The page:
Going to Make a New Year’s Resolution? Consider These 5 Tips.

Forty-four percent of Americans make New Year’s resolutions, and I know I always do.  Now that I’m obsessed with habits, I’m more inclined to make resolutions than ever, in fact. If my happiness and habits research has convinced me of anything, it has convinced me that resolutions – made right – can make a huge difference in boosting happiness.

So how do you resolve well? This is trickier than it sounds. Here are some tips for making your resolutions as effective as possible. Remember, right now, you’re in the planning stage. Don’t feel like you have to do anything yet! Just start thinking about what would make 2015 a happier year.

1. Ask: “What would make me happier?”

It might be having more of something good – more fun with friends, more time for a hobby. It might be having less of something bad – less yelling at your kids, less regretting what you’ve eaten. It might be fixing something that doesn’t feel right – more time spent volunteering, more time doing something to strengthen a relationship. The more your life reflects your values, the happier you’ll be. That’s why I love habits–habits help me ensure that my life reflects my values.

2. Ask: “What is a concrete habit that would bring about change?”

One common problem is that people make abstract resolutions, which are hard to keep.  “Find more joy in life,” or “Enjoy now” are resolutions that are difficult to measure and therefore difficult to keep. Instead, look for a specific, measurable action that can become a habit. “Watch a classic movie every Sunday night“ or “Drink my coffee on my front steps every morning” are resolutions that will carry you toward those abstract goals.

3. Ask: “Am I a ‘yes’ resolver or a ‘no’ resolver?”

Some people resent negative resolutions. They dislike hearing “don’t” or “stop” or adding to their list of chores. If this describes you, try to find positive resolutions: “Take that woodworking class,” “Have lunch with a friend once a week.” Or maybe you respond well to “no.” That’s my situation. A lot of my resolutions are aimed at getting me to stop doing something or to do something I don’t really want to do. Don’t expect praise or appreciation. Follow the one-minute rule.

There’s no right way to make a resolution, but it’s important to know what works for you. As always, the secret is to know your own nature.

For instance, my sister is a “yes” resolver.  Last year, she decided that she wanted to stop eating french fries (her Kryptonite) and that, at least for french fries, she was an Abstainer, not a Moderator. I asked, “But how did you manage to say ‘no’ to yourself?”

She said, “I tell myself: Now I’m free from french fries.” She found the way to see this habit change as a “yes.”

4. Ask: “Am I starting small enough? Or big enough?”

Many people make super-ambitious resolutions and then drop them, feeling defeated, before January is over. We tend to over-estimate what we can do over a short time and under-estimate what we can do over a long time, if we make consistent, small steps. If you’re going to resolve to start exercising (one of the most popular resolutions), it might be too much to resolve to go to the gym for an hour every day before work. Start by going for a ten-minute walk at lunch or marching in place once a day during the commercial breaks in your favorite TV show. Little accomplishments provide energy for bigger challenges. Push yourself too hard and you may screech to a halt.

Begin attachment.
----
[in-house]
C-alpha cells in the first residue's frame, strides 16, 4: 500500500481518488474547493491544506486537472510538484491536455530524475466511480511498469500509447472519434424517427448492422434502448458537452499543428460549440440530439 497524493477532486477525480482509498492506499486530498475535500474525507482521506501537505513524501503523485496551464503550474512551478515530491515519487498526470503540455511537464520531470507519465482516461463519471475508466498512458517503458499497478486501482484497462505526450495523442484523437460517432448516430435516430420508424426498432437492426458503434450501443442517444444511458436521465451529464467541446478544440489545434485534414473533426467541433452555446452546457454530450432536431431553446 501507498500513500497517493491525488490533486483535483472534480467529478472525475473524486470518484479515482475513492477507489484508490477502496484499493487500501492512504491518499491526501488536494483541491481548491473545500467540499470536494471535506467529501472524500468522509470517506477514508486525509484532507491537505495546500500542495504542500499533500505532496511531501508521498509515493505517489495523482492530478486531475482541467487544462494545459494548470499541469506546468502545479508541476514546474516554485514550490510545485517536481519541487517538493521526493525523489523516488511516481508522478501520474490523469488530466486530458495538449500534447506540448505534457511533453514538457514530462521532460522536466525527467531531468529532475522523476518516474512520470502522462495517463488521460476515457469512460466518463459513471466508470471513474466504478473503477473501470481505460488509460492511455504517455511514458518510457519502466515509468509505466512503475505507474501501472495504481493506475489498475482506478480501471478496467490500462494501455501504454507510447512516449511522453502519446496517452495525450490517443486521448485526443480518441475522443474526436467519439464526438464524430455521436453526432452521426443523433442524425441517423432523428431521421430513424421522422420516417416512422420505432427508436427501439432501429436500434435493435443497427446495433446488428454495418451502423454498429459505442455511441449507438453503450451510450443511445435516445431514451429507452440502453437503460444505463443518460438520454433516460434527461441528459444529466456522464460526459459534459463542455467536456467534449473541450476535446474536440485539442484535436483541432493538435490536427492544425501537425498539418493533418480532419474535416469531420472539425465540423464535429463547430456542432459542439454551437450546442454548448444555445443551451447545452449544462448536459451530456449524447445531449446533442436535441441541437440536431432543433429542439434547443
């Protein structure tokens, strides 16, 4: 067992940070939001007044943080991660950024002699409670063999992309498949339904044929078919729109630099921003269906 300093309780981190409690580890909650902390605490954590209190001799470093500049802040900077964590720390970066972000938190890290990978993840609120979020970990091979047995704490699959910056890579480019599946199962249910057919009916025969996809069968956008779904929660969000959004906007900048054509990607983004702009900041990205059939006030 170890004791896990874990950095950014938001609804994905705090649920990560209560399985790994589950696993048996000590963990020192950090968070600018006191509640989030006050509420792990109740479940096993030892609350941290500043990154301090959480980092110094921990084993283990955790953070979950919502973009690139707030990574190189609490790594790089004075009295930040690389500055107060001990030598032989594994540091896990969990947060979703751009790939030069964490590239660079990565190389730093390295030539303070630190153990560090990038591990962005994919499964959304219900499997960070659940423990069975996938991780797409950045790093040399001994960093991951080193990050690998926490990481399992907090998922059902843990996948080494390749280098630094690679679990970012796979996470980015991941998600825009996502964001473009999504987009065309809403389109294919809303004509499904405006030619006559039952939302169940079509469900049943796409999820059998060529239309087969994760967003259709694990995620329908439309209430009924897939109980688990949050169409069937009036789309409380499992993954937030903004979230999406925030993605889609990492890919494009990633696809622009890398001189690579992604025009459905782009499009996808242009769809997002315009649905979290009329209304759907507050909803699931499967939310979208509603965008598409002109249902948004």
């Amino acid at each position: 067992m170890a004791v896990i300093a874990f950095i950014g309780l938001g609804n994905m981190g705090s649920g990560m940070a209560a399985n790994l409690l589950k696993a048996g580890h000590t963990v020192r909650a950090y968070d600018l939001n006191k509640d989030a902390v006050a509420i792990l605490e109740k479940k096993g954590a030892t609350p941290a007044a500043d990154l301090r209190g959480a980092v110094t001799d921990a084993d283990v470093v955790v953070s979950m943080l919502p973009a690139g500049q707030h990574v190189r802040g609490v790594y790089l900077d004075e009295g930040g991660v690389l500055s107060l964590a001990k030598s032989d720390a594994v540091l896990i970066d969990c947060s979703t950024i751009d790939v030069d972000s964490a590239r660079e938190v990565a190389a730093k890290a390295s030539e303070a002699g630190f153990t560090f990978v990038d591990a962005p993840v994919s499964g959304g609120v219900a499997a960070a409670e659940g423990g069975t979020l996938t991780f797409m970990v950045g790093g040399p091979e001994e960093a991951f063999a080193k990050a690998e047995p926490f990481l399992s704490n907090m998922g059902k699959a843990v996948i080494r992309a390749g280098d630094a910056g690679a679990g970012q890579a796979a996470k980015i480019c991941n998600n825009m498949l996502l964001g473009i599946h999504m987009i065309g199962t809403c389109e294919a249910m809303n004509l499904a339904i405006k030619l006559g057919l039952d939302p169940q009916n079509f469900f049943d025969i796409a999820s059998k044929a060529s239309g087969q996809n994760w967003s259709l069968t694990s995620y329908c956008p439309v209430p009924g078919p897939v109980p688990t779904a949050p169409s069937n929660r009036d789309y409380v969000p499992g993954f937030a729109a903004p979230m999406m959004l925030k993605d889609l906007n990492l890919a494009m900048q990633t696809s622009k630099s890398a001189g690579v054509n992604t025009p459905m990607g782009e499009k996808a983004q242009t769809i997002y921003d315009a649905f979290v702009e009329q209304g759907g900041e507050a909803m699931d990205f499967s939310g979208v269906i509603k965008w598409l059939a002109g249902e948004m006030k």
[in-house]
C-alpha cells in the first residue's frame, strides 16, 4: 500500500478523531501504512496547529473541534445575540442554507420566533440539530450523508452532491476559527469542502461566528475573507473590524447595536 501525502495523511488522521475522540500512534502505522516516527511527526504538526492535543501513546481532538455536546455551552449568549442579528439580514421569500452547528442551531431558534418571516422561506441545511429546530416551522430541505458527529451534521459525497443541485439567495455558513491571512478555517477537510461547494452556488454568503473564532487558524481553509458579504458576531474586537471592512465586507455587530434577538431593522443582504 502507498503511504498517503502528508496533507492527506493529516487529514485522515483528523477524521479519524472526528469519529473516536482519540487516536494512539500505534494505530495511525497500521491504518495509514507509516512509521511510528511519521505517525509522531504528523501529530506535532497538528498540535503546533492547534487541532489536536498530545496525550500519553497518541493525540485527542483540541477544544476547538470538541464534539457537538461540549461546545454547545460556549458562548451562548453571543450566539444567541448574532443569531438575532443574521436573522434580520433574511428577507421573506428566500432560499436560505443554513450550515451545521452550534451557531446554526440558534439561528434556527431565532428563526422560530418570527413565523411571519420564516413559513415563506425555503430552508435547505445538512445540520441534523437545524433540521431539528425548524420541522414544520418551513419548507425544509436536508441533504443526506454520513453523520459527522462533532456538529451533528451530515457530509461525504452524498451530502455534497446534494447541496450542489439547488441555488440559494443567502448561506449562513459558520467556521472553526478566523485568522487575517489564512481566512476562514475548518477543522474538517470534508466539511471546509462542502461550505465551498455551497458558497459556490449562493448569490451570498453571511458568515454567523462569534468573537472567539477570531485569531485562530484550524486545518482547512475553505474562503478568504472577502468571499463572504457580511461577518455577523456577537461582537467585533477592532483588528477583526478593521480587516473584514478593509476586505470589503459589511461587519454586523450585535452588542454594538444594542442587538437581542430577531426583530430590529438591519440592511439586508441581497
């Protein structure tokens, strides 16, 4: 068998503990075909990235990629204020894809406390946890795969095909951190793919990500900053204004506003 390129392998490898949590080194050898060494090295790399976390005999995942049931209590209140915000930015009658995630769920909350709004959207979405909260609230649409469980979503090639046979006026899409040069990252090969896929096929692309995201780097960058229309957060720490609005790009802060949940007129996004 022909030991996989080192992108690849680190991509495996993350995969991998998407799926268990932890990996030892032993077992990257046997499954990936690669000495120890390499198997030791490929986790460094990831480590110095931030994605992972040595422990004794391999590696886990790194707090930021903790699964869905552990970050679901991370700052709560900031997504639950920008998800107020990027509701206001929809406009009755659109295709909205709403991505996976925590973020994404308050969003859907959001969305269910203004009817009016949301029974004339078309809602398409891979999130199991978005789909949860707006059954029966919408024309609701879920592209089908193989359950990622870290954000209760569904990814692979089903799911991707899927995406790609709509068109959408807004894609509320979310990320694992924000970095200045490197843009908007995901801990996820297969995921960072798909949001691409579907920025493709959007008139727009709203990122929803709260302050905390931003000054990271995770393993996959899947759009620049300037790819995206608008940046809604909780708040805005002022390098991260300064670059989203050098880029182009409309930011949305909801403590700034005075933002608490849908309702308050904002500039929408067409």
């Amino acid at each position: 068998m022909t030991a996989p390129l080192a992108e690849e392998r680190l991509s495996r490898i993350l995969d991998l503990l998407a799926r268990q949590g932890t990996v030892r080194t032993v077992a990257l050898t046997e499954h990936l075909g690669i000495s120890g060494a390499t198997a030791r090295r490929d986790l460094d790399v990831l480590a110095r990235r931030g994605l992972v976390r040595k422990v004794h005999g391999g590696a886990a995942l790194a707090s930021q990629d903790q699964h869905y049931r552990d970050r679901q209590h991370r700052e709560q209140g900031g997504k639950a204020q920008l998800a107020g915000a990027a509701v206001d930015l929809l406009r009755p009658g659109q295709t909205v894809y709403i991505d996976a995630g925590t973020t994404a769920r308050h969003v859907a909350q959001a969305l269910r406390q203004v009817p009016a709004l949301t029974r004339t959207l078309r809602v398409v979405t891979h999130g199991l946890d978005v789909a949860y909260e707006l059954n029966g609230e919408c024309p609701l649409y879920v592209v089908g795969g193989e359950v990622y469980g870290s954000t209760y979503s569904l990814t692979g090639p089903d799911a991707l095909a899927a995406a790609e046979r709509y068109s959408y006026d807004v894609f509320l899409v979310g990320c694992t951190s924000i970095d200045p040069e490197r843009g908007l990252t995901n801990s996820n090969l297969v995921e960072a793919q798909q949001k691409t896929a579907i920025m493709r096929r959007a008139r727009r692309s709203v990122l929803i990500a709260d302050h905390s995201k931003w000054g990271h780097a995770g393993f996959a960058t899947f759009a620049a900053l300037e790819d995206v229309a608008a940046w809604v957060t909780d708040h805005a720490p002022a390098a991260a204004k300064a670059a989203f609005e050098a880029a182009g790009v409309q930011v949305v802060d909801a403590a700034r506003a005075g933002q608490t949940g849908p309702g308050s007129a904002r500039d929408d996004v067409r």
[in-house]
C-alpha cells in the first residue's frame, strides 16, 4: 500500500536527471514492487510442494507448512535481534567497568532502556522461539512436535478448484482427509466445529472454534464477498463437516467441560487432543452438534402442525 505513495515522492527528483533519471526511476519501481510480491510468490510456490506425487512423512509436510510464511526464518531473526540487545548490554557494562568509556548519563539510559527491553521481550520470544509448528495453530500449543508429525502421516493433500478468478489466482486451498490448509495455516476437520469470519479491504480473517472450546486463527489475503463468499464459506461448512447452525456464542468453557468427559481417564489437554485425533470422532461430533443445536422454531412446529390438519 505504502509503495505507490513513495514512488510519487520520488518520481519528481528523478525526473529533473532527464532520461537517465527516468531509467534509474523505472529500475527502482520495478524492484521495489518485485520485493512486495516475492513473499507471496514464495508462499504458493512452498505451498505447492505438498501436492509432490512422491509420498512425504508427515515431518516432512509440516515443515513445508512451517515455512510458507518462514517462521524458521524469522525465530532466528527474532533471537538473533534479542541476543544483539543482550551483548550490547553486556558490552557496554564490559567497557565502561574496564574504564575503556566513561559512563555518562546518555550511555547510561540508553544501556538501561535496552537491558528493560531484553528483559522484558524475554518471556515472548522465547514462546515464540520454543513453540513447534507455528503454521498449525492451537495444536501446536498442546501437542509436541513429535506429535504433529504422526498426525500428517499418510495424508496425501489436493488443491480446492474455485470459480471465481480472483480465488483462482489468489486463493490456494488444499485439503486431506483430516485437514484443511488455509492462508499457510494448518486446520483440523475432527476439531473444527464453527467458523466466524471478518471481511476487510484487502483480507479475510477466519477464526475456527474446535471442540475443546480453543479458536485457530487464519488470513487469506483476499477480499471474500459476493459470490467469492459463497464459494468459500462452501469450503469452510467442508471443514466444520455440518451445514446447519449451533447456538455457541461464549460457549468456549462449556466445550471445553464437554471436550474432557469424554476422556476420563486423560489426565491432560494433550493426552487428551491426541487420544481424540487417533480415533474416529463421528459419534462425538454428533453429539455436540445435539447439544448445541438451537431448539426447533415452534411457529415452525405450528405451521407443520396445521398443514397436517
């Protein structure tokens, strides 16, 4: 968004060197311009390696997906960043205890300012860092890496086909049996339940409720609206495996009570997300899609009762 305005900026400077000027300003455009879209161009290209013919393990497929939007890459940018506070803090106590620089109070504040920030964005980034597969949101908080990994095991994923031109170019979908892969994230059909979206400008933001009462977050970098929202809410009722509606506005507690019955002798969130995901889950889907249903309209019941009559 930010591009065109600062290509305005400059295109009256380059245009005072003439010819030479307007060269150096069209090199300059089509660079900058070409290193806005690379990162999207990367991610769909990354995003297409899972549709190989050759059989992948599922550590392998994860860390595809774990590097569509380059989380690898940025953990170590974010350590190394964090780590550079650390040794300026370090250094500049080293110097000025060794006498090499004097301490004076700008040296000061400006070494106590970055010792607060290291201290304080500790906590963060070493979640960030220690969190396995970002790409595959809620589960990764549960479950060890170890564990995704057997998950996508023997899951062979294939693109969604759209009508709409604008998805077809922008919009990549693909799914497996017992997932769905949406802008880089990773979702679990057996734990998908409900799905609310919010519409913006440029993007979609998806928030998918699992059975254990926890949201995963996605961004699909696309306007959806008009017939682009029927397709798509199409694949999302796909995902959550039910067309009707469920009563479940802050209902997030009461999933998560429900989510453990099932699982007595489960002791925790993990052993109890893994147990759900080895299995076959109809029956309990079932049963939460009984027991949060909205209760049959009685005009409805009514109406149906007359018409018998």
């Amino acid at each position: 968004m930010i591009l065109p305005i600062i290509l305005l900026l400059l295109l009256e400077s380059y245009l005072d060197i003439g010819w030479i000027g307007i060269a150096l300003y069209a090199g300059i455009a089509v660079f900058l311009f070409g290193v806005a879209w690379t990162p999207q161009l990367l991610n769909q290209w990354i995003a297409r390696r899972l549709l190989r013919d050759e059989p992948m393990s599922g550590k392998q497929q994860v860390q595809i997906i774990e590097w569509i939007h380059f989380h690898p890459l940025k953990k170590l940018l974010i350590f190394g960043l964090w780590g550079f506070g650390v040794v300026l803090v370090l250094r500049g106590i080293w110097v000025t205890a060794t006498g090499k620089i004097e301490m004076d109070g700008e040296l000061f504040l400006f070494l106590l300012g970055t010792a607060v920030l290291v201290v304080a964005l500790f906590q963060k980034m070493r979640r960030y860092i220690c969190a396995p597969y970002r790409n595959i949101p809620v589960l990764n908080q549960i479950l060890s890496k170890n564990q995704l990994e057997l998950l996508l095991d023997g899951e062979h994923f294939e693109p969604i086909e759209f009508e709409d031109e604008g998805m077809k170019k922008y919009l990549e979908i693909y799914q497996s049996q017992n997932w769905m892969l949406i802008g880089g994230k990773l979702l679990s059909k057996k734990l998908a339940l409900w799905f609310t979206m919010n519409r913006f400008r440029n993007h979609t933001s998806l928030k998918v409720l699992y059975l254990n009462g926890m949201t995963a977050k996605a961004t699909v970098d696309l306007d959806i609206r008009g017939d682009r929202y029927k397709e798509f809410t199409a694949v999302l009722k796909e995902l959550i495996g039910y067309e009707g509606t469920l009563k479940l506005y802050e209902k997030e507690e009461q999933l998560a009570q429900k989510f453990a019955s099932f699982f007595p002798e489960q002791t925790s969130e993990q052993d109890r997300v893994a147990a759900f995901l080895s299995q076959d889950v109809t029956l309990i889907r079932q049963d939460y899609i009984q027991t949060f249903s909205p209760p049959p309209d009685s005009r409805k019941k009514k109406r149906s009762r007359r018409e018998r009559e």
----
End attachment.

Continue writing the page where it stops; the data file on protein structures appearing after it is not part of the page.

But the opposite of a profound truth is also true, and by contrast, some people do better when they start BIG. If they start small, they lose interest or get discouraged. For them, a big transformation generates an energy and excitement that helps to foster habits. Steve Jobs reflected, “I have a great respect for incremental improvement, and I’ve done that sort of thing in my life, but I’ve always been attracted to the more revolutionary changes. I don’t know why.”

There’s no right or wrong approach. What works for you–do you prefer to aim small or aim big?

5. Ask: “How am I going to hold myself accountable?”

For many people, accountability is the secret to sticking to resolutions, and there are many ways to hold yourself accountable. I keep my Resolutions Chart (if you’d like to see my chart, for inspiration, email me at grubin [at] gretchenrubin.com–just write “resolution chart” in the subject line).  Belonging to a group is a good way to hold yourself accountable, part of why AA and Weight Watchers are effective groups. (For a starter kit for starting a Better Than Before habits group, click here.) Accountability is one reason why #2 is so important. If your resolution is too vague, it’s hard to be held accountable. A resolution to “Eat healthier” is harder to track than “Eat salad for lunch three times a week.”

Special note to Obligers: Obligers, remember that external accountability is the key for you. It’s crucial. If you’re serious about wanting to keep a resolution, you must figure out a way to create external accountability.

Have you found any strategies that have helped you successfully keep resolutions in the past?

 

For more about keeping your resolutions, check out my book Better Than BeforeOrder now.

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  • Guest

    Step 1 ASK:

    This has a grammatical shortcoming. Read it again slowly and you will see what I mean.

    • gretchenrubin

      Fixed!

  • ladbrady

    1. Ask: “What would make me happier?”

    This has a grammatical error. Read it slowly and you will see what I mean.

  • ladbrady

    Under Step 2:

    “Watch a classic one movie every Sunday night“

    This is an error as well. Isn’t it?

    • gretchenrubin

      Fixed!

  • Three is my golden number. I find that setting three challenging but achievable goals is more effective than making a whole list of everything you want to change for the new year 🙂 // Accountability is the biggest thing for me, which is why I’ve been sharing my resolutions with my readers and friends. Anyways, happy new year! And enjoy the rest of your holiday 🙂 -Audrey | Brunch at Audrey’s